But I really like the Ultimate Tony Stark who appears in a couple of these books (most notably Ultimate Human, which is written by Uncle Warren and has some good batshit science fictional stuff in between Hulk smashing the shit out of things). He’s funny in the way that 1970s Tony Stark wasn’t allowed to be. I also like the idea that he’s been infused with nanomachines and thinks of the Iron Man suits as a product, a product humanity will use to go out into space and elsewhere.
The best of these books though, was Ultimate Wolverine vs Hulk. Wolverine starts the story off by getting ripped in half by Hulk. There’s a meeting between Logan and his spirit animal (not a wolverine), an answer to how the man with an adamantium skeleton makes it through airport security, loads of angst from Bruce Banner over the hundreds of people he’s killed as Hulk, and Nick Fury (the other thing I love about the Ultimate ‘verse is that it’s the Samuel L. Jackson Nick Fury) being enough steps ahead you’d think he was the goddamned Batman.
So yes. Superhero comics can be pretty fucking awesome. Even when they’re silly and basically just excuses for things to explode and get punched. In the middle of one of the Ultimate X-Men volumes there’s a great story about a young mutant who accidentally destroys a town and Logan has a talk with him, offers him beer and murders him in a cave because a mutant like that is terrible PR and Logan is the mutant who does what needs to be done.
Jonathan Hickman’s The Nightly News is a comic about journalism, but unlike DMZ or Transmetropolitan this book’s journalists aren’t the (tarnished) heroes: they’re the enemy. The Nightly News is about revenge-killing journalists for their crimes of fucking with people. It’s also about cults and American politics being owned by media companies, and there’s a lot of Chomsky. It’s pretty awesome.
“Well, pardon me for being frank, but Chomsky’s a fucking retard.”
- Senator M. Jay Rector
One of the awesome things about it is how the pages are designed. There aren’t really many panels, but overlapping images in black white and monocolours/pages (oranges & browns for the present timeline, blues for the various other times). Infographics are interwoven through the pages, too. It doesn’t look like a regular comic book.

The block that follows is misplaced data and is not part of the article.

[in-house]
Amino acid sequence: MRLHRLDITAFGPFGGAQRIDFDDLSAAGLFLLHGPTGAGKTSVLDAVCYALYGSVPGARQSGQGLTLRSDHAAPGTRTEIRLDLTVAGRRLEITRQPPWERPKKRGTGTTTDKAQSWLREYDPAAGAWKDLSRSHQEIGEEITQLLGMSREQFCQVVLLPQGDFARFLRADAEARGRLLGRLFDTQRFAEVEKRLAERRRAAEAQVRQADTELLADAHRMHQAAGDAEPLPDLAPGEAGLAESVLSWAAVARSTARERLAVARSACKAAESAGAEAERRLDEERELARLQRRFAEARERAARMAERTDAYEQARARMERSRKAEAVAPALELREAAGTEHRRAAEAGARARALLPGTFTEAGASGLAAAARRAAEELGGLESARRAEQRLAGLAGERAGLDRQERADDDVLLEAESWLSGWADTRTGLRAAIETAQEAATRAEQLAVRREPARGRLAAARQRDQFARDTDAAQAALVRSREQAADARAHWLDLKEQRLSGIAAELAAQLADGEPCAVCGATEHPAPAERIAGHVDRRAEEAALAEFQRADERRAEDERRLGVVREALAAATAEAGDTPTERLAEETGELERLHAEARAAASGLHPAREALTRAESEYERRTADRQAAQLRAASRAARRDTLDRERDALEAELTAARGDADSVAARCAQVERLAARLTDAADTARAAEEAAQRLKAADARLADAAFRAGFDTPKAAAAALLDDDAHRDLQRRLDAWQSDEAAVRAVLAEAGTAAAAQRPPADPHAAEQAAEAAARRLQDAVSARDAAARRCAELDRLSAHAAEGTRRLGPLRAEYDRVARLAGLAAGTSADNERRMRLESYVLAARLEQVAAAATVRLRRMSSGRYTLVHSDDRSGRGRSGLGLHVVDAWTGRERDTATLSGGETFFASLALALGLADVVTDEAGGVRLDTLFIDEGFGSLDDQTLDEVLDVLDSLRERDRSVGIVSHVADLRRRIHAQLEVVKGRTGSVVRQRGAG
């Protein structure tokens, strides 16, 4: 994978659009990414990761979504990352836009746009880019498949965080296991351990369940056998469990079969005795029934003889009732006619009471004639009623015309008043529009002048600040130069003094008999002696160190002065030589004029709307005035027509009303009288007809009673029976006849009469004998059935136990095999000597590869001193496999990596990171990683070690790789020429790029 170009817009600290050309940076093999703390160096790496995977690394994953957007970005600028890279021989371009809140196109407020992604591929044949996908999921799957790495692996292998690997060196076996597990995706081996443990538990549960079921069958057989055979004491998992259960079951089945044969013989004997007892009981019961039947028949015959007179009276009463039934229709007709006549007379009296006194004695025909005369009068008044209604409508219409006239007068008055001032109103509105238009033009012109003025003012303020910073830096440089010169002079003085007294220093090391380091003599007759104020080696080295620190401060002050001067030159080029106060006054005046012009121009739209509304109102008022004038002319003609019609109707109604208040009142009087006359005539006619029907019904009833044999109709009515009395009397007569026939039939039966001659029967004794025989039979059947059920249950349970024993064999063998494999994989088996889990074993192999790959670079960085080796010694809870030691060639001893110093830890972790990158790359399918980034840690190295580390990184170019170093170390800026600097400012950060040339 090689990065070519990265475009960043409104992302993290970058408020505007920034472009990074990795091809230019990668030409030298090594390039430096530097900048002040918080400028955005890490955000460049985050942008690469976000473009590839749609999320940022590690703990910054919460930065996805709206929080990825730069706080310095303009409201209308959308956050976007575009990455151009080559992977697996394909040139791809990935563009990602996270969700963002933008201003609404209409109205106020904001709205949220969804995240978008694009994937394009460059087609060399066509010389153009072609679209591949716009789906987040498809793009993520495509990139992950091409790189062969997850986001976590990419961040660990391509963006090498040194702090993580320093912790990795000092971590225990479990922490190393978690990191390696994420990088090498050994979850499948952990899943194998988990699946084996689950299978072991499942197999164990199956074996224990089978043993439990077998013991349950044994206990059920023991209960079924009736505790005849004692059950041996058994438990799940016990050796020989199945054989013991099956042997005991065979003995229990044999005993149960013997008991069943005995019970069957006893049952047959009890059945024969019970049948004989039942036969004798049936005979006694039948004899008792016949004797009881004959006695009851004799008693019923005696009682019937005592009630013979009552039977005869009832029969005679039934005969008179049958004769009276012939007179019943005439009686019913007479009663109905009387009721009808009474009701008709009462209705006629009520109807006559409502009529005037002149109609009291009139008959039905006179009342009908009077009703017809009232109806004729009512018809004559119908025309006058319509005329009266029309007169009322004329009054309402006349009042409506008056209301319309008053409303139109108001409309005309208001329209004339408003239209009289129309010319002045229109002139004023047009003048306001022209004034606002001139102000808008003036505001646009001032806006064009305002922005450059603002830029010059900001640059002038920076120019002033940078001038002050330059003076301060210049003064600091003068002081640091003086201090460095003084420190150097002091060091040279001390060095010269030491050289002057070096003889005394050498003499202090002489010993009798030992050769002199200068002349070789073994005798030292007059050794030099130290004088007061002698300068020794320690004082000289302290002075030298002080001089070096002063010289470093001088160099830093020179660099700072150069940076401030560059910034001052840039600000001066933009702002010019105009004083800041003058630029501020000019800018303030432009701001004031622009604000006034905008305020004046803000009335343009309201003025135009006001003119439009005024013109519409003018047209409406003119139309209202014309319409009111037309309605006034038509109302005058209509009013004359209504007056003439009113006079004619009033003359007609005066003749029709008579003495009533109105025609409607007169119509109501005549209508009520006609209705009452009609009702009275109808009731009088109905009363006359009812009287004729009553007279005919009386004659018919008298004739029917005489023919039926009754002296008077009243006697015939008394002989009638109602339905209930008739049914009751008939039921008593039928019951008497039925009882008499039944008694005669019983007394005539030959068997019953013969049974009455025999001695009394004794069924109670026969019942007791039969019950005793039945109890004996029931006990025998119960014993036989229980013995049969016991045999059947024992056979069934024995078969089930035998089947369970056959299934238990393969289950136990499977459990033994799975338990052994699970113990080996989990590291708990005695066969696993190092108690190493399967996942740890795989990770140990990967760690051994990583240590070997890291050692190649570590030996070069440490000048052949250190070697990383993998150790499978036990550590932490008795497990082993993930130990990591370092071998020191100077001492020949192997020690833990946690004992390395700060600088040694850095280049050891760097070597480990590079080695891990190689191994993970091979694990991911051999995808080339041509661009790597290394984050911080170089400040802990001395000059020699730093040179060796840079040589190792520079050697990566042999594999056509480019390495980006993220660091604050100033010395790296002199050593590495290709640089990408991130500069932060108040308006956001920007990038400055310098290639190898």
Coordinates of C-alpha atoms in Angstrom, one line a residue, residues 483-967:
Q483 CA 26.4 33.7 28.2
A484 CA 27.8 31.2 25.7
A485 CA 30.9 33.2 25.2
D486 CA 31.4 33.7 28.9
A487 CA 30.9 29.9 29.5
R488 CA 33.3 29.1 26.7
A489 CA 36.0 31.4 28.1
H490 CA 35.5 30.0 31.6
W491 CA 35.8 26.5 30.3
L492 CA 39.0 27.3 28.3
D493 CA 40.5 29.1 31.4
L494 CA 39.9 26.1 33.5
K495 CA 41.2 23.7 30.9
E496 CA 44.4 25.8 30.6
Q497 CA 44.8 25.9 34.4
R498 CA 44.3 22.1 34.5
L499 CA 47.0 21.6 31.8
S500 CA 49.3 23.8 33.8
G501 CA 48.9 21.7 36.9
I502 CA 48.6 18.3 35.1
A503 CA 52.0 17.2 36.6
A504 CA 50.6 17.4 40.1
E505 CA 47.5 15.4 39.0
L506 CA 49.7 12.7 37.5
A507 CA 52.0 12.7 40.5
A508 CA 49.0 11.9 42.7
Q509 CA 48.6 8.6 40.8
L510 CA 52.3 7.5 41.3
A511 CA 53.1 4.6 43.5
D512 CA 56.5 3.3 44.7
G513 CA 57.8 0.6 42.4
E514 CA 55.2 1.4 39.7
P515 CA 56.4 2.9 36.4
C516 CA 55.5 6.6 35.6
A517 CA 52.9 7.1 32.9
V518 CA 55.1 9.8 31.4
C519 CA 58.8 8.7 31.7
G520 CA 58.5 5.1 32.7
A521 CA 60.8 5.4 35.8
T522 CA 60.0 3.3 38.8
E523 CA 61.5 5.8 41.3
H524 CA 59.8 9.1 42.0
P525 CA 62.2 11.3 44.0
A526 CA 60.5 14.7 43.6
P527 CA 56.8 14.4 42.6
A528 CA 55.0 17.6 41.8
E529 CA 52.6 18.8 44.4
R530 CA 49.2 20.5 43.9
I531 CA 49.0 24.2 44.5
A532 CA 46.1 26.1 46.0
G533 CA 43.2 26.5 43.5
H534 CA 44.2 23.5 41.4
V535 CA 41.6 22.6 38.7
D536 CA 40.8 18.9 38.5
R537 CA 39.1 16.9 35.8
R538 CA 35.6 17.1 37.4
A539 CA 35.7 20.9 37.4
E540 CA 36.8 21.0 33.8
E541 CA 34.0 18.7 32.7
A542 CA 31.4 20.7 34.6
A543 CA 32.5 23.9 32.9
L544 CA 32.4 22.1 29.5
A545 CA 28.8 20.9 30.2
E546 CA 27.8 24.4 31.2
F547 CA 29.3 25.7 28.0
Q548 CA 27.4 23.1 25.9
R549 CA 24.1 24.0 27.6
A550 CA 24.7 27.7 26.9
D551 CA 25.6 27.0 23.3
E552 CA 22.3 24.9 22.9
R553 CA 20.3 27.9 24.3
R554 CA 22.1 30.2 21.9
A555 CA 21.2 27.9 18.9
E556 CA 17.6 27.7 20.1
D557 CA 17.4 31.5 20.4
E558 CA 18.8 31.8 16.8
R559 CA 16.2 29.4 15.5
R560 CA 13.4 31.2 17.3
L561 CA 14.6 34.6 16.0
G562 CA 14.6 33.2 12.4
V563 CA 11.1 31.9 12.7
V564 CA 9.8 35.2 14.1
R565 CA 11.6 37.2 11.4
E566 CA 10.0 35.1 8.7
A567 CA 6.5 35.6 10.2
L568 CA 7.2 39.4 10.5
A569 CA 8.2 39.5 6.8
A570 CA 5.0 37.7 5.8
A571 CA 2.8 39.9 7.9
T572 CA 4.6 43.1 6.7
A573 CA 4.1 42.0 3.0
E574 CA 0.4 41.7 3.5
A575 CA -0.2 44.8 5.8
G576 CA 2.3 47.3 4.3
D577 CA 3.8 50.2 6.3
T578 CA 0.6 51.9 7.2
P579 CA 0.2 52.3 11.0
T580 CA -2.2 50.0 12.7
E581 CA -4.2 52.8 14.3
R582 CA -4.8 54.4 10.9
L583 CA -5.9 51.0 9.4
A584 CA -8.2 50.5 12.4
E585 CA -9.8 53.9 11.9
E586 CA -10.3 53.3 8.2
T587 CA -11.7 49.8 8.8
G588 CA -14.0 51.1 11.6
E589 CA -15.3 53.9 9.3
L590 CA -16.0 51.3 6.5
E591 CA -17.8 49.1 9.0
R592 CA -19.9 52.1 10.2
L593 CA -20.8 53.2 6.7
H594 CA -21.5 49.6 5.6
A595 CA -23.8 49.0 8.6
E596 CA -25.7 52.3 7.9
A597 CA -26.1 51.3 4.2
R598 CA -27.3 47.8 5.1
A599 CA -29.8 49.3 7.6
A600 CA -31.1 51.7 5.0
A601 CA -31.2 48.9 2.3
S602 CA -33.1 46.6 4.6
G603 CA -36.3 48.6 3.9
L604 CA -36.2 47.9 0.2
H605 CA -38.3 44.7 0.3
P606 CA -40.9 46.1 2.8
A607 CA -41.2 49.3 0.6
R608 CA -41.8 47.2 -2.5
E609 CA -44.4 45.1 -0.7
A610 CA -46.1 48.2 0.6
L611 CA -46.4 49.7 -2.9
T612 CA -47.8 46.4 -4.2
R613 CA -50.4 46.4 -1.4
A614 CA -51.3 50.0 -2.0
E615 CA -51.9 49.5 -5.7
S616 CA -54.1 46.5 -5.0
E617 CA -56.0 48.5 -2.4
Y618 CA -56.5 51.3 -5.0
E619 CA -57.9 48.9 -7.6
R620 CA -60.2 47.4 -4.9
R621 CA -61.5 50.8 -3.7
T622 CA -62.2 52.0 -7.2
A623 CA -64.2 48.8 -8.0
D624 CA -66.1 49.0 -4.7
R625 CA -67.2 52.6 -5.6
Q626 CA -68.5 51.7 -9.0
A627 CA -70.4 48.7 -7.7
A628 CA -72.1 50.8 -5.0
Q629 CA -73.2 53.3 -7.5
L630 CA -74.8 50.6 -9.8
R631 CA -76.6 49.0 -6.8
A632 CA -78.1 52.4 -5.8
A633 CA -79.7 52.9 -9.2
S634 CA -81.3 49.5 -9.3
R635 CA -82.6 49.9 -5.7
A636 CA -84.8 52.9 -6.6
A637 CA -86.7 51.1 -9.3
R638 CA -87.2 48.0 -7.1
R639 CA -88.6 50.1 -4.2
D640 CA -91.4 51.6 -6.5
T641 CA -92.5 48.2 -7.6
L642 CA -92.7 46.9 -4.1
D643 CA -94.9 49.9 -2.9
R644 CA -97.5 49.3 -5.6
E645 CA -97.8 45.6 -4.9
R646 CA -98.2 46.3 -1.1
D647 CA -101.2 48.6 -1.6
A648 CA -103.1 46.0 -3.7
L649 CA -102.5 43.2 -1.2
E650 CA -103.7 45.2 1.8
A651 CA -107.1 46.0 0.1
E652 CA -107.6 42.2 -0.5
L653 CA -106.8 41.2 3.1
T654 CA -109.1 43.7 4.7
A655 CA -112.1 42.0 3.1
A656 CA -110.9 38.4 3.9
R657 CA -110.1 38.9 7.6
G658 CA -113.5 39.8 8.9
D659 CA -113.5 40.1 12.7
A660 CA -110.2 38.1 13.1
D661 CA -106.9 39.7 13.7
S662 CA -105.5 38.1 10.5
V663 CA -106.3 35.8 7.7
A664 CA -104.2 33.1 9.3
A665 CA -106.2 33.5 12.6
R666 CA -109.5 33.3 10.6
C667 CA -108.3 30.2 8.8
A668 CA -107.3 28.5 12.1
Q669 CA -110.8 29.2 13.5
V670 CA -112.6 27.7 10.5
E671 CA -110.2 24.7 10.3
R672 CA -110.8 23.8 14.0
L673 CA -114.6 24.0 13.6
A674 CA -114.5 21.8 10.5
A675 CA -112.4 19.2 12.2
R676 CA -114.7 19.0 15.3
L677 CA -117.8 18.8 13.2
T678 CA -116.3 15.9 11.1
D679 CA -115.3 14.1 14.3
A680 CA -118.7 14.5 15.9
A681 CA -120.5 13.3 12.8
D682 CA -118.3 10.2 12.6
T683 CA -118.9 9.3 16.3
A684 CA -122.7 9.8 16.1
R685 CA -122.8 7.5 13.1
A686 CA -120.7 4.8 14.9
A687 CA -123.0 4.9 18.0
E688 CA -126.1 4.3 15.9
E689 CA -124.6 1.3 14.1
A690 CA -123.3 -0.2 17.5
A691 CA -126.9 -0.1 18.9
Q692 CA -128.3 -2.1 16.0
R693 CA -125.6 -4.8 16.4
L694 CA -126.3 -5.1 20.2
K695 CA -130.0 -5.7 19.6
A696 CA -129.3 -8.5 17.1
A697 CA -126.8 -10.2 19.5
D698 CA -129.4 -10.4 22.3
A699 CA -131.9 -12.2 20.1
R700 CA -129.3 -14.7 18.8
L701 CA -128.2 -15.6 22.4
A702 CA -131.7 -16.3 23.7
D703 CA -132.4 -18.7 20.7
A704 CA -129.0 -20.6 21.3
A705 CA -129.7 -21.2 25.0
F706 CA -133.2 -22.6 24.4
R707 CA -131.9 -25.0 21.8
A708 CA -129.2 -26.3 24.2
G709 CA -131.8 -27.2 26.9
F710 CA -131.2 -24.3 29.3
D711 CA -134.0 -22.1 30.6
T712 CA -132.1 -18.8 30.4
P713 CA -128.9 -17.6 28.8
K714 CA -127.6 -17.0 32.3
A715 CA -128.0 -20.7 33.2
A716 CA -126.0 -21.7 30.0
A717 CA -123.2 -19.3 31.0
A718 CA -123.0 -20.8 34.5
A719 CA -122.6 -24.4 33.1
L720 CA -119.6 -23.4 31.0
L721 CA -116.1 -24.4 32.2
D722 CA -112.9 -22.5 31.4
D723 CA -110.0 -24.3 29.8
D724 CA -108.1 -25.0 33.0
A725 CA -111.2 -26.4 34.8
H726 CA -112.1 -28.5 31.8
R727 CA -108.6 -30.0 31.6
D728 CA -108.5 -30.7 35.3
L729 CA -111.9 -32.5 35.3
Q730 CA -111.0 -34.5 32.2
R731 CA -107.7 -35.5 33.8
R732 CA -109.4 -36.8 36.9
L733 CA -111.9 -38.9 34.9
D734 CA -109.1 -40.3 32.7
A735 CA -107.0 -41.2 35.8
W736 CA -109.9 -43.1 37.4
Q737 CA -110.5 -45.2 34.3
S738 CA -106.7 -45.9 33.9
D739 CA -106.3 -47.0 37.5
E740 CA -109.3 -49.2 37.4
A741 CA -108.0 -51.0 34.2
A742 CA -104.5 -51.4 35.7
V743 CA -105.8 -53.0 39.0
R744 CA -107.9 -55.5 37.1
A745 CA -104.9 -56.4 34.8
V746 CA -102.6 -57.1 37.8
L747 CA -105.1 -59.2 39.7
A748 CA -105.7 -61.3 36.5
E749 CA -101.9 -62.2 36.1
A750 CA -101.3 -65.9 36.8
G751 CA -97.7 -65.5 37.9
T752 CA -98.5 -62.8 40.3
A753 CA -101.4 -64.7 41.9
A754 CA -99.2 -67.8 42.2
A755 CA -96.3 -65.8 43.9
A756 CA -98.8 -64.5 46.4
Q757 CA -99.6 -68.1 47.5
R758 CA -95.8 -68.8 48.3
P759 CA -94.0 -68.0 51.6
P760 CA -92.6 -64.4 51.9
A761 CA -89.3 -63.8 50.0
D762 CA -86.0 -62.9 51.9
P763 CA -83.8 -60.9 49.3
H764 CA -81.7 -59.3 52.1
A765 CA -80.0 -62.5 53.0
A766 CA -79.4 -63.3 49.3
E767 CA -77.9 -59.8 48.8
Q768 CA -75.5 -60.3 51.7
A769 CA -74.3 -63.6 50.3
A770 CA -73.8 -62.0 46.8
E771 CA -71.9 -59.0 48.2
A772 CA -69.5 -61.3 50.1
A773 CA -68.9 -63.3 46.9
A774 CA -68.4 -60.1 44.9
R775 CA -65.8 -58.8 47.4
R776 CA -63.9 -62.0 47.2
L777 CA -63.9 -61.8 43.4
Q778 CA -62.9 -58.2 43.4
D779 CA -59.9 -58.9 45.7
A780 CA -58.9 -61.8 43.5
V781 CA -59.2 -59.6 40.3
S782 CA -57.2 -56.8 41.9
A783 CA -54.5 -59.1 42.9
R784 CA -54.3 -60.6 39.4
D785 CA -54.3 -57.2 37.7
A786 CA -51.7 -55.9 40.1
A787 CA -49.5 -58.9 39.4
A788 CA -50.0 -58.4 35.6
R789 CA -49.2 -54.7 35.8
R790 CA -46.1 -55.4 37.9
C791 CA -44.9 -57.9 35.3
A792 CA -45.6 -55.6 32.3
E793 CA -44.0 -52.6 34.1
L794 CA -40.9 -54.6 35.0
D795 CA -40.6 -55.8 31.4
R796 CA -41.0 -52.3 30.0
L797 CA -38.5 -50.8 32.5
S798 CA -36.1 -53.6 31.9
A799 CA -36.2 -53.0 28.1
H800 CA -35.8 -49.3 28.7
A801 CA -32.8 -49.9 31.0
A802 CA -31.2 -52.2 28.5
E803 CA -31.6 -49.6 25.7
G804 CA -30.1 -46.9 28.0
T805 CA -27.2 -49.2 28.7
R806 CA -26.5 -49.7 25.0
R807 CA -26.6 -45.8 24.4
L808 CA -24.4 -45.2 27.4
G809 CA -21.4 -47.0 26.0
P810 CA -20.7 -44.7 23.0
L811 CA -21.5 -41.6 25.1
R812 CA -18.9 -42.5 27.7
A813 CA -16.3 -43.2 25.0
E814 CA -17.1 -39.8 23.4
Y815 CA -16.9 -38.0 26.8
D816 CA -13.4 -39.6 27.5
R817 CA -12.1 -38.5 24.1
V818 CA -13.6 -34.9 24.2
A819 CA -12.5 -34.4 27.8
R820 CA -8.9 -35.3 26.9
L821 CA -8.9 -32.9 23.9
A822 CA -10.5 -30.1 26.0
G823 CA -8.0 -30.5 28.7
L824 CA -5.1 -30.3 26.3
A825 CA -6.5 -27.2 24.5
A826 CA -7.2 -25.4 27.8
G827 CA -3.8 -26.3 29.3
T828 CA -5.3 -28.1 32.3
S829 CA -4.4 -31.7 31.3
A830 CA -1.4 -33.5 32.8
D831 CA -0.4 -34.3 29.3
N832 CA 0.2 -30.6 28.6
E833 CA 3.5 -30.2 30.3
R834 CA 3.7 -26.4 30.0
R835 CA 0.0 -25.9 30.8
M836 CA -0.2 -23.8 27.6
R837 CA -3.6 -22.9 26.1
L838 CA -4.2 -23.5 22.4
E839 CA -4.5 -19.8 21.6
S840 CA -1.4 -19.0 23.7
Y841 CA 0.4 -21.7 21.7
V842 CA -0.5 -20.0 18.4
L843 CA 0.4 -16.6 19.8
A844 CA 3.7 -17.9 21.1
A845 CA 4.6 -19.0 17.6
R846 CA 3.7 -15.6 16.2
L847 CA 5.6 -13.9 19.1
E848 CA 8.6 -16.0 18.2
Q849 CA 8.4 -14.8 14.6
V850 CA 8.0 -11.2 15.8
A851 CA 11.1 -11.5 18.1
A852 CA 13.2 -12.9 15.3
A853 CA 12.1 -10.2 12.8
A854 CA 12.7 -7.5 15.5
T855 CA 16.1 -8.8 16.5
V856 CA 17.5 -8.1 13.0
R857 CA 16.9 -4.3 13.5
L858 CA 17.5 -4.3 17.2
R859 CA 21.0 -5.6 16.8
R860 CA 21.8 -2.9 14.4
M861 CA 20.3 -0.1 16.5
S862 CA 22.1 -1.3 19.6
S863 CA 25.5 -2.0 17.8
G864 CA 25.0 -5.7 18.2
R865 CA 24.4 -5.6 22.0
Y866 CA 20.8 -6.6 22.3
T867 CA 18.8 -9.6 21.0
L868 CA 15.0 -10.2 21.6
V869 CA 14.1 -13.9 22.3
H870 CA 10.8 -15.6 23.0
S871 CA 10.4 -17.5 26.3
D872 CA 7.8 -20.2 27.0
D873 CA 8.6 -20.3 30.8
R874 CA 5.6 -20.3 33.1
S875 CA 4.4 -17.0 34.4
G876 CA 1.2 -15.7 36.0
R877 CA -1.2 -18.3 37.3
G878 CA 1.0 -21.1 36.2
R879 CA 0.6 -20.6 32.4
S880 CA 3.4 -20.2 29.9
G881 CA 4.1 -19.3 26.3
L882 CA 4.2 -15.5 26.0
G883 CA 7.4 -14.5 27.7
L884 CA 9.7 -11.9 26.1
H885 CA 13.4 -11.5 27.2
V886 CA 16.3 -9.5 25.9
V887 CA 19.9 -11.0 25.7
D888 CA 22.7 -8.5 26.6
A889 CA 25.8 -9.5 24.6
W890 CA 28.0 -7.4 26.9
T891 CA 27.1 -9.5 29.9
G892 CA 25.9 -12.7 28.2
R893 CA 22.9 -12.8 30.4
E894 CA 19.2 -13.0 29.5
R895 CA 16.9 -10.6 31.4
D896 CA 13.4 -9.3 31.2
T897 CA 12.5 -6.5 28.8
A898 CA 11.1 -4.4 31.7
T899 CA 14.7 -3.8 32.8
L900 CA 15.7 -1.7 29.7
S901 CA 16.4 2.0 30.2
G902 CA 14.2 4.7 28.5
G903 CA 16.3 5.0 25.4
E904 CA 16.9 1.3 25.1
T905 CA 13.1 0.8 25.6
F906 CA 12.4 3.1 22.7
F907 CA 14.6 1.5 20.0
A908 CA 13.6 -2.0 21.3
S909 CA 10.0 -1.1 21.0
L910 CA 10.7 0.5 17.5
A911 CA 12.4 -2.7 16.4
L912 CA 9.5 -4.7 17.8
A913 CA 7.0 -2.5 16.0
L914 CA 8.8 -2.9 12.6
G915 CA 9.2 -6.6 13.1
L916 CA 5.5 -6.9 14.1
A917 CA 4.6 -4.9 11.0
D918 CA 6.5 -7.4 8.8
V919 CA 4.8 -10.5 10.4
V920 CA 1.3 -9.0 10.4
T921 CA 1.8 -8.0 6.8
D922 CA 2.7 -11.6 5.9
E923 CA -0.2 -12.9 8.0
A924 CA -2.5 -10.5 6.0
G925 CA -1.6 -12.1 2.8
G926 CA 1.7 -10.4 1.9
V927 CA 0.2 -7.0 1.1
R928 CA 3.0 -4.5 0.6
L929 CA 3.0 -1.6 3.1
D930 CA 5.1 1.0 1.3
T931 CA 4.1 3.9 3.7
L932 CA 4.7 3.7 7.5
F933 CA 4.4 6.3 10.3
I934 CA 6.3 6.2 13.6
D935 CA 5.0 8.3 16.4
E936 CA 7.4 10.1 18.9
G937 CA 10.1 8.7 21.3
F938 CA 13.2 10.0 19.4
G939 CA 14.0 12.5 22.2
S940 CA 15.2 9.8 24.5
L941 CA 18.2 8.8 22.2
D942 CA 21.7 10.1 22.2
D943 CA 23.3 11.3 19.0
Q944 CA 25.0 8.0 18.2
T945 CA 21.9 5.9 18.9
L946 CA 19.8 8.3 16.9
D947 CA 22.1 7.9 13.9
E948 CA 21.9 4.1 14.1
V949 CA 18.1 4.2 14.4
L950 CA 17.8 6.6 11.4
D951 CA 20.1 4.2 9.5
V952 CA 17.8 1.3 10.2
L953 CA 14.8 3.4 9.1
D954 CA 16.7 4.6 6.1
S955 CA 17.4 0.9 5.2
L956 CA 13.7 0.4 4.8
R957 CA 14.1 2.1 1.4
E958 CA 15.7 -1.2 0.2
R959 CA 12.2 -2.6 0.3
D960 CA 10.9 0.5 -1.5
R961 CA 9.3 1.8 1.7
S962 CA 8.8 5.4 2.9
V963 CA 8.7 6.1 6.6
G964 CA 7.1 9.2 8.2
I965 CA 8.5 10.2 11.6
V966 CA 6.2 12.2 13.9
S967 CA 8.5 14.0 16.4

It gets a little over-the-top at times (the running joke with the media conglomerates/senators using quotes from famous Nazis that get mistaken for McLuhan and Chomsky is great, though). The characters we’re following are kind of terrible people. I appreciated the references at the end of the book, where Hickman explains some of the references being made and how it all got put together. The subtitle for the book is A Lie Told in Six Parts, but he still has to explicitly state “I am not the Voice in this book. This is a story, not a sermon.” (It reminds me of Warren Ellis having to state every once in a while that he and Spider Jerusalem aren’t actually one and the same being.)
I got this book from the library but I think I’m going to want a copy when I return to the Northern Hemisphere.
Warren Ellis and Simone Bianchi make a hell of an X-Men comic in Astonishing X-Men: Ghost Box. At this point in the Marvel universe, Cyclops and Emma Frost are an item and the remaining X-Men have moved to San Francisco where they consult with the police. I like dipping into continuity every once in a while to see what the “current” state of affairs is. (Evidently Nightcrawler’s dead! Nooo!)